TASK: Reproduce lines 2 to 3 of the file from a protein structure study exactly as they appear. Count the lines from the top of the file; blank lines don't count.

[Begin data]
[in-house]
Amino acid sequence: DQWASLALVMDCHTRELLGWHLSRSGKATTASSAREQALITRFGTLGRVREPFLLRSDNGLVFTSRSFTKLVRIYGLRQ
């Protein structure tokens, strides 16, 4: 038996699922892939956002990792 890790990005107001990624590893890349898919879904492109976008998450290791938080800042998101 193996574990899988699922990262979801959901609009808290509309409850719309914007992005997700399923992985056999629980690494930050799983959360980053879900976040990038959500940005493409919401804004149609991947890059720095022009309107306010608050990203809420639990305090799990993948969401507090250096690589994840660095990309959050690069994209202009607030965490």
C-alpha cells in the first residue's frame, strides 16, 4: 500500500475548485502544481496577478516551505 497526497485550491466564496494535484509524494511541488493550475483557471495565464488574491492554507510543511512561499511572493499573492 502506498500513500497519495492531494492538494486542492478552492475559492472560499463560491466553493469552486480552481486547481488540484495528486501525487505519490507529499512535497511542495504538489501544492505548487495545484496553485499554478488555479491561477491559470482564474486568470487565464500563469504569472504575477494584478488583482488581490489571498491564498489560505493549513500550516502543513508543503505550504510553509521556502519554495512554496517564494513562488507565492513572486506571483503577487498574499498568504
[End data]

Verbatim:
Amino acid sequence: DQWASLALVMDCHTRELLGWHLSRSGKATTASSAREQALITRFGTLGRVREPFLLRSDNGLVFTSRSFTKLVRIYGLRQ
């Protein structure tokens, strides 16, 4: 038996699922892939956002990792 890790990005107001990624590893890349898919879904492109976008998450290791938080800042998101 193996574990899988699922990262979801959901609009808290509309409850719309914007992005997700399923992985056999629980690494930050799983959360980053879900976040990038959500940005493409919401804004149609991947890059720095022009309107306010608050990203809420639990305090799990993948969401507090250096690589994840660095990309959050690069994209202009607030965490």